Led by scientists from the Universidad Nacional de Colombia in Bogotá, the study found that as many of 80% of the packaged food and beverage products assessed exceeded the nutrient criteria for sugar, added salt/sodium, added saturated fat or non-nutritive sweeteners based on the Pan American Health Organization (PAHO) nutrition profile model.
The number dropped to just over 66% when the researchers evaluated the products according to the nutrient profile established under the Chilean food labeling and advertising law, but both models show that a majority of the packaged foods assessed would be eligible to receive front-of-package warning labels.
“These results suggest that a warning label regulation that applies these nutrient thresholds could have a significant impact on the Colombian food supply, as well as the foods and beverages which the Colombian population purchases and consumes,” wrote the scientists in the journal Nutrients.
Nutritional labeling is a hot topic across Latin America with some countries like Chile introducing black warning signs, and other countries like Ecuador pursing a traffic light system.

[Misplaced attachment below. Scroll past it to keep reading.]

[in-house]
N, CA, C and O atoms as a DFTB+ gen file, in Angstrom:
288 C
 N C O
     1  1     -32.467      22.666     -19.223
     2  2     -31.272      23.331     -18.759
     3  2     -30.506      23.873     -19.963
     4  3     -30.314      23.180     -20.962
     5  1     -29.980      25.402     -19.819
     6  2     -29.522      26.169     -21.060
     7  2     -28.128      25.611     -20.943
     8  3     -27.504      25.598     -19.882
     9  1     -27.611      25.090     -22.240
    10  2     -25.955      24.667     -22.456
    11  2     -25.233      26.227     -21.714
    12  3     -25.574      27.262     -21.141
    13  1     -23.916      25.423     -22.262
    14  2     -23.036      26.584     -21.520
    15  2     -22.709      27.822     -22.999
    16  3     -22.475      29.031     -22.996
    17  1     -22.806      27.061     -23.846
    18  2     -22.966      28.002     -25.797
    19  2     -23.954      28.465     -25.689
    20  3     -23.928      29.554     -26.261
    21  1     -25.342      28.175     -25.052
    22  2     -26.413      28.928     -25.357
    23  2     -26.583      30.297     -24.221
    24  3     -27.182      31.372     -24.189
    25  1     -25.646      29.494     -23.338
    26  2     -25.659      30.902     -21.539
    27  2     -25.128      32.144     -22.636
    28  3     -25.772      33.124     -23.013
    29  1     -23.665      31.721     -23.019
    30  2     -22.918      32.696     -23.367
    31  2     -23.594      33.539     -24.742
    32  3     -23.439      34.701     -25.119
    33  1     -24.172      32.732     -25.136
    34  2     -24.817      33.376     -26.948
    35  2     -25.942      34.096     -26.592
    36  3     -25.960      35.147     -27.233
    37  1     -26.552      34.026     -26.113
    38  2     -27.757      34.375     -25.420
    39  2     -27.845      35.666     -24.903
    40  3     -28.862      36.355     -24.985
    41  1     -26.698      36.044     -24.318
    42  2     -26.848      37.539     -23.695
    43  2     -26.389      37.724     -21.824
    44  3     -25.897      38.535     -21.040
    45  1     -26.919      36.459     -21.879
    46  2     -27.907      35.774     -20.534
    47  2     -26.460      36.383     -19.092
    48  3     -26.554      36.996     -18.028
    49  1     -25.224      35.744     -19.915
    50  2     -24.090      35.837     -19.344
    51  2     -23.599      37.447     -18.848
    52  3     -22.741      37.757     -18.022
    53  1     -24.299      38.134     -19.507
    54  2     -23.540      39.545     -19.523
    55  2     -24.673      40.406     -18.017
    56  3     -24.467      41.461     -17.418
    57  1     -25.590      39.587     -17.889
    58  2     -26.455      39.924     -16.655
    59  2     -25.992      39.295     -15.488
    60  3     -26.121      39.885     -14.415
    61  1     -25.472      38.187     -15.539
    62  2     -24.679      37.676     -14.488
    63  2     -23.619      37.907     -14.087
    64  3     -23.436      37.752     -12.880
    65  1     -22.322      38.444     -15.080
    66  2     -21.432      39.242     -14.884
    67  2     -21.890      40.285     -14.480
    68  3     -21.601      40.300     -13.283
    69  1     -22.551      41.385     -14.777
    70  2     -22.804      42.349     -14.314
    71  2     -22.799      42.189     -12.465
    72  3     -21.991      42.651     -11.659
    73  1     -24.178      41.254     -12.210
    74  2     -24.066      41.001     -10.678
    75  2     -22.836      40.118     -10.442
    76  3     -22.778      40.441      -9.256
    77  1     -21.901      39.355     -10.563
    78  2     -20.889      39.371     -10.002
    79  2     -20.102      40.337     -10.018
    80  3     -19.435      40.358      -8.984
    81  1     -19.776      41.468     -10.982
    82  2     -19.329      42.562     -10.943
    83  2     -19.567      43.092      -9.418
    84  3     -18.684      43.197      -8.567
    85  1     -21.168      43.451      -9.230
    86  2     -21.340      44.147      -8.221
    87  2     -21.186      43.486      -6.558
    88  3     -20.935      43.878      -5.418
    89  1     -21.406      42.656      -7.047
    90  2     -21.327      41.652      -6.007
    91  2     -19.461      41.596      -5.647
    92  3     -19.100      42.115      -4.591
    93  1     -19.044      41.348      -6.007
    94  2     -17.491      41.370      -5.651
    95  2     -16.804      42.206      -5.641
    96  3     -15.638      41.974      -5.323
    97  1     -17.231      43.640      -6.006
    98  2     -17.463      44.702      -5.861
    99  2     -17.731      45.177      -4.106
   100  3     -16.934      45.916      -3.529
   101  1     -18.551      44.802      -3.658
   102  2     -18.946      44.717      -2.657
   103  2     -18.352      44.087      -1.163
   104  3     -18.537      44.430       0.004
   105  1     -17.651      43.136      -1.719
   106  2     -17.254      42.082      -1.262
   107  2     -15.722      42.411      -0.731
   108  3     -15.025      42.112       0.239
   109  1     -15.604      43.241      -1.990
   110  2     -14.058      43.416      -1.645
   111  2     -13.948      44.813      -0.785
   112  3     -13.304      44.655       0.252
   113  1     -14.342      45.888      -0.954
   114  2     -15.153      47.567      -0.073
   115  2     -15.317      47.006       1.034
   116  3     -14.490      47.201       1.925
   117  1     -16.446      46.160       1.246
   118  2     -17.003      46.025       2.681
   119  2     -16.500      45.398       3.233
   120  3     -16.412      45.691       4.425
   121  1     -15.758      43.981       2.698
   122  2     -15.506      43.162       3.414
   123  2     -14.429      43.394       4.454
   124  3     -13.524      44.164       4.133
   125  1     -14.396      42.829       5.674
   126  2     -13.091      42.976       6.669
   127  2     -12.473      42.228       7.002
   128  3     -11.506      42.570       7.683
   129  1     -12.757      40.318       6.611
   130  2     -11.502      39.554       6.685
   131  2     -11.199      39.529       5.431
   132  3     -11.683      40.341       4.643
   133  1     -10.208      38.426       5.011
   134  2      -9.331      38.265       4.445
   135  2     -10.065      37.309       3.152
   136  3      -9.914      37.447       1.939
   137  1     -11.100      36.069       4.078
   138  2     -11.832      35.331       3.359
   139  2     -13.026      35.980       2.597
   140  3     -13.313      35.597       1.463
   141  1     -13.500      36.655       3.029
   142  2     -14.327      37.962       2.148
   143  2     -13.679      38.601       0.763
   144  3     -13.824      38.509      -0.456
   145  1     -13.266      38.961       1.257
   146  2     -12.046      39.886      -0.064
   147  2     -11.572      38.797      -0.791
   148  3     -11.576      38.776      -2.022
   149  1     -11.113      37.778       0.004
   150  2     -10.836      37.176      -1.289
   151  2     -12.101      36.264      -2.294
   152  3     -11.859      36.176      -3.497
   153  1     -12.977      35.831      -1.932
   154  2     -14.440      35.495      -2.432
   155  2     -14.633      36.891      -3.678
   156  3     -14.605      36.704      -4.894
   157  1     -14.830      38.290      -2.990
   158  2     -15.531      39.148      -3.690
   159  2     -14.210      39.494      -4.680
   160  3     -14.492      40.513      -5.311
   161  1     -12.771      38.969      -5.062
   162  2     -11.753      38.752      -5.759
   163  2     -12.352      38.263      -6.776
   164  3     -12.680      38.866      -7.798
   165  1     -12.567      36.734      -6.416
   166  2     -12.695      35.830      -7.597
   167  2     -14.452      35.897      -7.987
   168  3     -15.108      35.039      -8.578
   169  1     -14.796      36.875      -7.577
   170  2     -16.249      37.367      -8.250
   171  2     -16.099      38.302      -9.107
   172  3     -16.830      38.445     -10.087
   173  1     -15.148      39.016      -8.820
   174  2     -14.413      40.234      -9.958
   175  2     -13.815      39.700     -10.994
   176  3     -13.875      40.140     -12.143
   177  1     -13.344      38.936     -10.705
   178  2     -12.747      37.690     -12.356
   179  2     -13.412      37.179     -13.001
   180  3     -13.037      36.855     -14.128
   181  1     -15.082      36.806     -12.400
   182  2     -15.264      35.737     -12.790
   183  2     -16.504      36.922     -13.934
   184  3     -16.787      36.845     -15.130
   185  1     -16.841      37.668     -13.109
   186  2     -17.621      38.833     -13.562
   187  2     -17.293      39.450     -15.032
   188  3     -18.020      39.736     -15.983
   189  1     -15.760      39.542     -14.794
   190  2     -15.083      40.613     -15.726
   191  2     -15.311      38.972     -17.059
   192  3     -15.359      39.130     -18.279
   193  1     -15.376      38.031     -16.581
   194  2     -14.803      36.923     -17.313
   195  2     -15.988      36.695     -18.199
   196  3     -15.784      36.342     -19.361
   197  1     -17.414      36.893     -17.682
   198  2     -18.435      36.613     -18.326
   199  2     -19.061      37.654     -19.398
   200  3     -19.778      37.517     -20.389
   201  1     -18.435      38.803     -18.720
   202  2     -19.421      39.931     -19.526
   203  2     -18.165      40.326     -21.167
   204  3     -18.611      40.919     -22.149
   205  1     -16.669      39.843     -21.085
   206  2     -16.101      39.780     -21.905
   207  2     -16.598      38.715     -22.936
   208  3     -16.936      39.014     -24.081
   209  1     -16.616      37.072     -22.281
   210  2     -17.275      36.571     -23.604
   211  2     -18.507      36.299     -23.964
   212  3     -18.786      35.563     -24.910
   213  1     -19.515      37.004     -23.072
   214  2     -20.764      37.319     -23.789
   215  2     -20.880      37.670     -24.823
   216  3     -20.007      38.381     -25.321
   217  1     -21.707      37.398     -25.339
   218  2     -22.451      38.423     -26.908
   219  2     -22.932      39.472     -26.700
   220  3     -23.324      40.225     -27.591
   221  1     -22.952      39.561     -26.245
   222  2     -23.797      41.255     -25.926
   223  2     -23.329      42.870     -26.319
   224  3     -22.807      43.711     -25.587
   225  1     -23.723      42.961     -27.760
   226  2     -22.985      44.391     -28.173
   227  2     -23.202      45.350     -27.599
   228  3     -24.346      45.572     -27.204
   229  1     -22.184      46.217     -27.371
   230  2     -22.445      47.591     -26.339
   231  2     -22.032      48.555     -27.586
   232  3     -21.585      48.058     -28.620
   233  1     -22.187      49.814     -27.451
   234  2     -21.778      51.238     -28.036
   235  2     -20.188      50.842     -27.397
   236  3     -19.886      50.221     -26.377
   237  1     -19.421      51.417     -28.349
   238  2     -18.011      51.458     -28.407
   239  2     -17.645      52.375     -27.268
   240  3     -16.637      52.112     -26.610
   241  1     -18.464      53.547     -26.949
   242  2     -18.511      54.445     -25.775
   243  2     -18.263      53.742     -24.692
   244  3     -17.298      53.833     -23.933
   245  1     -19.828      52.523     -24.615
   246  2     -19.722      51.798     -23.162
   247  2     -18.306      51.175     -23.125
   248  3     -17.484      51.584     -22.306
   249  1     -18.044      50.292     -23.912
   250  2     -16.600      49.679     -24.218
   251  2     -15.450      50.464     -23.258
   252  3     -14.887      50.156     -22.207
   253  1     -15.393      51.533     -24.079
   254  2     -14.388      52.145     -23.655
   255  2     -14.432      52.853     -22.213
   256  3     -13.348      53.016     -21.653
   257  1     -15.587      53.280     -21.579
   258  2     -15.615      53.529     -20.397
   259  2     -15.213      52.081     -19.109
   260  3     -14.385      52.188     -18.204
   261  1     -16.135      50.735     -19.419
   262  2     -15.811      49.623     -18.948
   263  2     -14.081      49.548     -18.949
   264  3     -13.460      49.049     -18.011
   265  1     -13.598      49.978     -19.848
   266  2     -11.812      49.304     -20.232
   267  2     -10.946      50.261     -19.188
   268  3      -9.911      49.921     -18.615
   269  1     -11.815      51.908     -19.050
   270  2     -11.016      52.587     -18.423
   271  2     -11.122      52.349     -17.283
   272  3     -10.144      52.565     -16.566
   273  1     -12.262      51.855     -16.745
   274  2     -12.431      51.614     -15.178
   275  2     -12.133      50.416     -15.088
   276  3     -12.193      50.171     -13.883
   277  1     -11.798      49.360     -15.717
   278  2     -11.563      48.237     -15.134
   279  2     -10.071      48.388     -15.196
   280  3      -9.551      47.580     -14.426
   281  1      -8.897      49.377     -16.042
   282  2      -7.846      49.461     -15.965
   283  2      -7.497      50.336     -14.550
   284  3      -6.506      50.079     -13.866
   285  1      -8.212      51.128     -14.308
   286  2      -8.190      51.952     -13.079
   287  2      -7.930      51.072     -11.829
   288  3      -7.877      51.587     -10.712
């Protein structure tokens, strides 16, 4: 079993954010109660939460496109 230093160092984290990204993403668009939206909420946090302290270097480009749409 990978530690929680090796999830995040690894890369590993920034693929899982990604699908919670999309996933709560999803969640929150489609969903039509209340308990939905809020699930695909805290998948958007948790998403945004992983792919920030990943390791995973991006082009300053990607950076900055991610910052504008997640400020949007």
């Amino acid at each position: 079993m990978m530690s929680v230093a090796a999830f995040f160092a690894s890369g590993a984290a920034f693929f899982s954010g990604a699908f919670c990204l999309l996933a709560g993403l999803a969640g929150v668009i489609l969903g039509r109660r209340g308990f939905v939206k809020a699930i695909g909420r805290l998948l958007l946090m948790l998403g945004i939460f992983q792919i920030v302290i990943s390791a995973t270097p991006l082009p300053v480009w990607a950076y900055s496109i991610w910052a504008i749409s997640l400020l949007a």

According to background information in the article, the Colombia government is currently considering a bill to implement front-of-package (FOP) warning labels on packaged foods and beverages.
“However, to our knowledge, no detailed studies have been conducted to provide information on the proportion of products in the Colombian food supply that would be regulated under various FOP systems,” explained the authors.
For their study, the researchers analyzed the nutrition profiles of over 6,700 foods available at 16 of the largest supermarkets across Bogotá.
Modeling the data using criteria from PAHO and Chile revealed that 80.2% and 66.4%, respectively, met the regulation criteria because of the excess of critical nutrients which are recommend for limited consumption.
“These results are similar to several studies conducted in Mexico and Honduras,” wrote the researchers. “Consequentially, this suggests that if a FOP warning label system similar to that of Chile, Peru, or Uruguay was to be implemented in Colombia, then the majority of packaged products should receive at least one FOP warning label.”
2019, 11(5), 1011; doi: 10.3390/nu11051011
“Nutrition Quality of Packaged Foods in Bogotá, Colombia: A Comparison of Two Nutrient Profile Models”
Authors: M. Mora-Plazas, et al.